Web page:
A fascinating opera that reflected the thinking of the time but also incurred the wrath of the Soviet regime, Lady Macbeth of the Mtsensk District is currently on the bill at the Opéra Bastille in a pro-duction by Krzysztof Warlikowski. Nicolas Liucci-Goutnikov, the curator of the exhibition Red. Art and utopia Soviet country which runs from March 20 until July 1 2019 at the Grand Palais, sheds some light on the historical context of the work.
Lady Macbeth of the Mtsensk District was first performed on January 22, 1934. Can you tell us something about the political context of that Premiere?
Nicolas Liucci-Goutnikov: During the 1920s, a degree of cultural pluralism accompanied the power struggle that raged between the different factions of the party. Trotsky and Bukharin were among those who considered that it was not up to the party to impose one particular form of art over another. That situation changed after 1929. Joseph Stalin eliminated all opposition. He wanted to control and direct artistic creation. In 1932, artistic groups were dissolved in favour of professional unions. In 1934, a few months after the premiere of “Lady Macbeth”, one of Stalin’s henchmen, Andrei Zhdanov advanced the mantra of socialist realism, a doctrine that although still vague was destined to hold sway over all the arts. The extraordinary period of experimentation triggered by the Revolution came to a close.
What was Shostakovich’s relationship with the Soviet regime?
N. L.-G.: Shostakovich was one of the so-called “Leftist artists”, heirs to the avant-gardists whose work developed frenetically during the heady enthusiasm of the 1920s when the future seemed full of possibilities. He collaborated with numerous artists of note. As such, the play The Bedbug enabled the young composer, who was barely 23 years old, to collaborate with author Vladimir Mayakovsky, director Vsevolod Meyerhold, and stage designer Alexander Rodchenko. But a cruel fate awaited many of the Leftist artists: Mayakovsky committed suicide in 1930 and Meyerhold was executed in 1940. For Shostakovich, like Rodchenko, it was now, for better or worse, a question of composing in accordance with the wishes of the authorities.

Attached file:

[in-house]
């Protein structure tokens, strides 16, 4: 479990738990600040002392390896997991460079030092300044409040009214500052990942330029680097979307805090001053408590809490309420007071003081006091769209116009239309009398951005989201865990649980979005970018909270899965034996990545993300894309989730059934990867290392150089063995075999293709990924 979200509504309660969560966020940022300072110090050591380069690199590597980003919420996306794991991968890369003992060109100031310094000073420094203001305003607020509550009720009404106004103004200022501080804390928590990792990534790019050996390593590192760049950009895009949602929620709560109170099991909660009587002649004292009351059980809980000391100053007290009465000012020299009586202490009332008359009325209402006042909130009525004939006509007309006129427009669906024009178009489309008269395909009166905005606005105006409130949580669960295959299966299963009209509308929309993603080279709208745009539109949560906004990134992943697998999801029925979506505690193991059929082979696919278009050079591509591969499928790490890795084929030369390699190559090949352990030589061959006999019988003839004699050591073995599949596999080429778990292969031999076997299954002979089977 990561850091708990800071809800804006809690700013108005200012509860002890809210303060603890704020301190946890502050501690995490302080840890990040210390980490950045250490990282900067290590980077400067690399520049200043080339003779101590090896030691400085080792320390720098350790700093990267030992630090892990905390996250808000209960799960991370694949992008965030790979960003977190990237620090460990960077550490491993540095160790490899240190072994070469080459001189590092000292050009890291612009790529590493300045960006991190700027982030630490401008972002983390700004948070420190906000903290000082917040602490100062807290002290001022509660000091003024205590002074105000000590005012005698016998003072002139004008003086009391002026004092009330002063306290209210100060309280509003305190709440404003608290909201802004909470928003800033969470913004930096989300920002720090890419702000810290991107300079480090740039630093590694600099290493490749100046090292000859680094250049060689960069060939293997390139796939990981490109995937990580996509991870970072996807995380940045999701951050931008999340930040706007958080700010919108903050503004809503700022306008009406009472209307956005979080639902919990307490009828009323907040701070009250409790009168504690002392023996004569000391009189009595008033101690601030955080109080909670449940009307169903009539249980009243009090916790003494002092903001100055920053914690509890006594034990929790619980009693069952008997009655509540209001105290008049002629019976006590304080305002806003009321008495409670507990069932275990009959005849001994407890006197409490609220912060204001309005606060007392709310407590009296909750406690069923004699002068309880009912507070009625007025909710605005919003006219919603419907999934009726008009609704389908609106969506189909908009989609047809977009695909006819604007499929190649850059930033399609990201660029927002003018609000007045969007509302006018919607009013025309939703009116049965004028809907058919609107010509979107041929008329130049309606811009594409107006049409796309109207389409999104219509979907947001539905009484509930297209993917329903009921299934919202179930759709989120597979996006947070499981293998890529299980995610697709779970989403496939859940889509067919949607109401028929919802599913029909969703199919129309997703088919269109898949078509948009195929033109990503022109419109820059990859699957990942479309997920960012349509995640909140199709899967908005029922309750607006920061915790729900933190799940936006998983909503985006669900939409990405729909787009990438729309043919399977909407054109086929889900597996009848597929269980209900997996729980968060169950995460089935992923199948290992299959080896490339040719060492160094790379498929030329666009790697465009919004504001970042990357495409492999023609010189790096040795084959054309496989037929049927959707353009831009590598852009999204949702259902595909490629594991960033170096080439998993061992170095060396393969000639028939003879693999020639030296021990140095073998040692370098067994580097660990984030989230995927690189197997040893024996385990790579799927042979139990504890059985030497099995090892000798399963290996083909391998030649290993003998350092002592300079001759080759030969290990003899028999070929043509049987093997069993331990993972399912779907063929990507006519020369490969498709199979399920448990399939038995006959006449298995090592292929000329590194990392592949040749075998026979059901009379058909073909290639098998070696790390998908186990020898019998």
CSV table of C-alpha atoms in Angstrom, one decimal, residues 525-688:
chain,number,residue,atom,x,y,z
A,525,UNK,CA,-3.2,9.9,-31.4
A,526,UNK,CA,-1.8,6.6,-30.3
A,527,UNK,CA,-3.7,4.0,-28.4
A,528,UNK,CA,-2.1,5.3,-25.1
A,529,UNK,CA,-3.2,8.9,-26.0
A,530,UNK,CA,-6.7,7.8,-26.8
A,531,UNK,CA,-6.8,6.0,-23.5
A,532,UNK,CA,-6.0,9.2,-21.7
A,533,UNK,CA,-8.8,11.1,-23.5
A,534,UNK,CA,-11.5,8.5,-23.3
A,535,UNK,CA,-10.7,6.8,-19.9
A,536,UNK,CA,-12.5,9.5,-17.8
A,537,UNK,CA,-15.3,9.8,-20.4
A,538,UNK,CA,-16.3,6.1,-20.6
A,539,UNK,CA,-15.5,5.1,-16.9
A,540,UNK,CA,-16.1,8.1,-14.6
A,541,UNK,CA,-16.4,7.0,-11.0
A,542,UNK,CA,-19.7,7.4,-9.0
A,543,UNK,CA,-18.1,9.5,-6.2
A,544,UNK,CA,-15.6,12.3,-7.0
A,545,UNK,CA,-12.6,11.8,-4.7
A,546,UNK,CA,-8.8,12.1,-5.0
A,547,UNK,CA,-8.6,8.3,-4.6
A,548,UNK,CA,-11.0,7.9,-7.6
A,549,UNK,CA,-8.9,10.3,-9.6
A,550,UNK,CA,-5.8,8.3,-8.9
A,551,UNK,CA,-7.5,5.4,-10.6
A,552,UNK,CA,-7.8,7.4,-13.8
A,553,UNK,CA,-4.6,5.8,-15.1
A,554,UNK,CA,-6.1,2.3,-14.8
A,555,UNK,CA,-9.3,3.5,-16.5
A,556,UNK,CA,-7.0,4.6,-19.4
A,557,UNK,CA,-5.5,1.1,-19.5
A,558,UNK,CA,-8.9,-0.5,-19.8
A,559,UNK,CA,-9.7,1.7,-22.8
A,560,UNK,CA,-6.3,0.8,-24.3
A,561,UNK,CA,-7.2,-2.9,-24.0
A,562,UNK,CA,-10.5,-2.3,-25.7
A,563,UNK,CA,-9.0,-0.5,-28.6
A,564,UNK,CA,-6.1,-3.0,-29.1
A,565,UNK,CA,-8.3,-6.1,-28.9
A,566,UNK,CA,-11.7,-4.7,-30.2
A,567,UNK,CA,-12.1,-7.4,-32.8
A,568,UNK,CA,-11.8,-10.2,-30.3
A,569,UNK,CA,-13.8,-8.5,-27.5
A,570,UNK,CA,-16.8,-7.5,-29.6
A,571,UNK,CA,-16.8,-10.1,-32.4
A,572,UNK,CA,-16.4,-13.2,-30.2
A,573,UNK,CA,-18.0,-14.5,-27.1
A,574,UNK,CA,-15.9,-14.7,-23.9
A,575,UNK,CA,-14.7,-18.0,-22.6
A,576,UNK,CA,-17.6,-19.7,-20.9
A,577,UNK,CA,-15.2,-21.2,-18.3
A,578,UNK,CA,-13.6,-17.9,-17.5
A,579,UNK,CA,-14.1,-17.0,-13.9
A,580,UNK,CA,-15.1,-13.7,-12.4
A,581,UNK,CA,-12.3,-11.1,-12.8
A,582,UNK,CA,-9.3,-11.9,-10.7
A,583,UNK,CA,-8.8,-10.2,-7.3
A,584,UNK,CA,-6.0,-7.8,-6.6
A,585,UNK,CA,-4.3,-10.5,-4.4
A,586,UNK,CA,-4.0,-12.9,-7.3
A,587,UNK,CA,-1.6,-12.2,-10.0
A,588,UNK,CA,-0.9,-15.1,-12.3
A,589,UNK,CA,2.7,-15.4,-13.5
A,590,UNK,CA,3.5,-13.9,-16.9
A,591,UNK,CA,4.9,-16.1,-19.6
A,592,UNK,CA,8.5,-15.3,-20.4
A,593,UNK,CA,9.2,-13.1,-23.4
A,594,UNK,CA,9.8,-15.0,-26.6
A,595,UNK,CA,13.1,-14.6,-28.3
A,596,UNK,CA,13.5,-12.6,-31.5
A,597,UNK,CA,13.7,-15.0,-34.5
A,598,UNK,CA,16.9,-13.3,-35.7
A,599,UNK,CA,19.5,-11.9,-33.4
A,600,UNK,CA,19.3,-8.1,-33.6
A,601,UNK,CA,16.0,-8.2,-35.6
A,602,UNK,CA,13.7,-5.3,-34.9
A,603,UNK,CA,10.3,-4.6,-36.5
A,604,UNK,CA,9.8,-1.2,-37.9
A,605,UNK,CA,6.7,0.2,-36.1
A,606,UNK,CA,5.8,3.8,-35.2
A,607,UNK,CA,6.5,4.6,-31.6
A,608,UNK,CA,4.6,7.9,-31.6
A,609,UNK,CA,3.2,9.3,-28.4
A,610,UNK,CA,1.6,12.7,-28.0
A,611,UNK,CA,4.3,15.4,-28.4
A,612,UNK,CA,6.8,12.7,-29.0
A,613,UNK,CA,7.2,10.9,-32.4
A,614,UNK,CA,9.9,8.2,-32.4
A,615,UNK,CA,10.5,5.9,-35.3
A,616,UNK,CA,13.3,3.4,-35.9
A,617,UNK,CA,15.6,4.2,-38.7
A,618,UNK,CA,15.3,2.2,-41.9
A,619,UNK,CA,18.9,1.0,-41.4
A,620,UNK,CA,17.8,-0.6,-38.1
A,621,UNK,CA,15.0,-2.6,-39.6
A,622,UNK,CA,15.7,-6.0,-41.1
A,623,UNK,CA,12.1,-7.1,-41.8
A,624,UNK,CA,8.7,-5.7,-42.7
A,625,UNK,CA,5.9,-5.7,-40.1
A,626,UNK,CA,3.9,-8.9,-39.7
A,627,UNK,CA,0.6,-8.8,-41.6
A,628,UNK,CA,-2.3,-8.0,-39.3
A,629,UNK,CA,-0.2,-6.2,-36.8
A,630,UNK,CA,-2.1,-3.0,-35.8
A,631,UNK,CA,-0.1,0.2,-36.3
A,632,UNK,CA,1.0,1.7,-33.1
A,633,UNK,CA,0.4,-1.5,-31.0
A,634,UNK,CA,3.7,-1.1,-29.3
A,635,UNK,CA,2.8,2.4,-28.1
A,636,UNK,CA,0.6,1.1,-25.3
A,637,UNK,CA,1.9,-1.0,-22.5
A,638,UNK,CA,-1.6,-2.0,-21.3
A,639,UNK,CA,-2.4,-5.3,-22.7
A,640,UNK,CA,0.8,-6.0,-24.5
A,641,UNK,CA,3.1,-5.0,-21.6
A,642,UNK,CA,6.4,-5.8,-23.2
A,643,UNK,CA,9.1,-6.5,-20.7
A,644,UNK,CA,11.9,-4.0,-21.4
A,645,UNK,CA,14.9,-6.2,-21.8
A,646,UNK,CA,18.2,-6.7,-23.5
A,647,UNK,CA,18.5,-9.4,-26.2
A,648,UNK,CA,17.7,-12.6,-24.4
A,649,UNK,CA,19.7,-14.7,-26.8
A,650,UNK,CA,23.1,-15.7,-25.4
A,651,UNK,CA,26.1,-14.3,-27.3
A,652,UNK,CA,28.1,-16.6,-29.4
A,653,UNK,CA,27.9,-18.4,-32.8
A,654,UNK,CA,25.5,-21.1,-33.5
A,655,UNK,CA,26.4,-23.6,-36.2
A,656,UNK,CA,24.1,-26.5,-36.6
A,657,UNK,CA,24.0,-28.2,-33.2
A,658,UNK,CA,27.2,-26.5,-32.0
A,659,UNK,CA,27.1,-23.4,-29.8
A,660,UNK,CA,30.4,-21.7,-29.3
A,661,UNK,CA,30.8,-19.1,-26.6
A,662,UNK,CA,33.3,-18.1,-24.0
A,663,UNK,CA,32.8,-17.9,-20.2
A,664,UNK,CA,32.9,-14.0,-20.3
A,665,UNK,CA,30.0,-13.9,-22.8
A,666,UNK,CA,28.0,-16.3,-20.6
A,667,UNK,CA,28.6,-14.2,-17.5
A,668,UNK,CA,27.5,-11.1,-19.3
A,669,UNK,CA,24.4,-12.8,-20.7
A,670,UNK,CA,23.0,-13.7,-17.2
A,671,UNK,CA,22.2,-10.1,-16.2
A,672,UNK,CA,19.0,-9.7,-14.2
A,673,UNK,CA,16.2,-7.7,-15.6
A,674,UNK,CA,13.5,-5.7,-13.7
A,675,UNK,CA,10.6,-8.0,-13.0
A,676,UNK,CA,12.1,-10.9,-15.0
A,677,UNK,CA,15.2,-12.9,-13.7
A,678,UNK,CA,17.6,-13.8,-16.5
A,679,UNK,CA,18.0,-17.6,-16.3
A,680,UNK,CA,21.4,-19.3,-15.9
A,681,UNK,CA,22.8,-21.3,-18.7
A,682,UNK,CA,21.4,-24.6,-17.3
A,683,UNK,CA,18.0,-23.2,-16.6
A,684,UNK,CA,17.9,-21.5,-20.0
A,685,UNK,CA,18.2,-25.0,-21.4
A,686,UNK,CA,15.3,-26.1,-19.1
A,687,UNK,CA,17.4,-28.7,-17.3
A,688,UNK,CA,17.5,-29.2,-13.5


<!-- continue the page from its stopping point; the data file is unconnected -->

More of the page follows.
“Lady Macbeth” depicts the difficult social condition of a Russian woman. How does that theme sit with the political concerns of those times?
N. L.-G.: The years following the October Revolution saw a genuine relaxation in terms of customs and mores: divorce became widespread, conventional family structures were fragmenting, sexual freedom was asserting itself, and women were becoming emancipated. The Stalinist period, by contrast, were years of intense conservatism: the regime promoted the return of lifestyles that were ultimately more bourgeois. It celebrated the virtues of marriage and promoted the return of traditional family values. Shostakovich’s opera, composed during the first years of the Stalinist era, stands at the cusp of two epochs.
We know that after its initial success, performances of the work were banned for thirty years. How do you explain that about-turn?
N. L.-G.: On January 28, 1936, an article masterminded by Stalin appeared in Pravda, entitled “Chaos replaces Music”. It assailed “Lady Macbeth” both in terms of substance—a plot narrative deemed scandalous—and in terms of form—the work was dismissed as “formalistic”. At that time, the word had extremely negative connotations. Formalism was looked upon as a “bourgeois” sickness which gave rise to works that were incomprehensible to the masses. The article in Pravda unleashed an extremely virulent campaign that would touch all the artistic disciplines. It was only after Nikita Khrushchev came to power that the State’s grip would ease slightly and the scope for experimentation would reappear for artists, albeit in a limited way. The version of “Lady Macbeth” performed during this period was renamed Katerina Ismailova and toned down considerably.
Red… About the exhibition
The exhibition Red. Art and Utopia in the Land of Soviets presents a collection of over 400 works conceived in a specific social and political context. Its chronological timeline begins in 1917 with the October Revolution and ends in 1953, the year of Stalin’s death.
It explores the way in which Communist society spawned specific forms of art. From the 1920s, which were marked by a large number of avant-garde concepts, to the 1930s which saw the affirmation of an aesthetic dogma, the exhibition covers all genres of the visual arts: painting, sculpture, architecture, photography, cinema, design, and the graphic arts with works that, for the most part, have never been previously displayed in France.
Through their works, artists such as Rodchenko, Malevich, and Klutsis wanted to help build socialism and contribute to the transformation of the lives of the masses. It is that history, its tensions, its fervour and its reversals which the exhibition presents by exploring the question of the potential politicisation of the arts.
Exhibition organised by the Réunion des Musées Nationaux-Grand Palais and the Centre Pompidou Musée d’art moderne. Grand Palais, Galeries Nationales, from March 20 through July 1, 2019
Curator of the exhibition : Nicolas Liucci-Goutnikov - scenography : Valentina Dodi and Nicolas Groult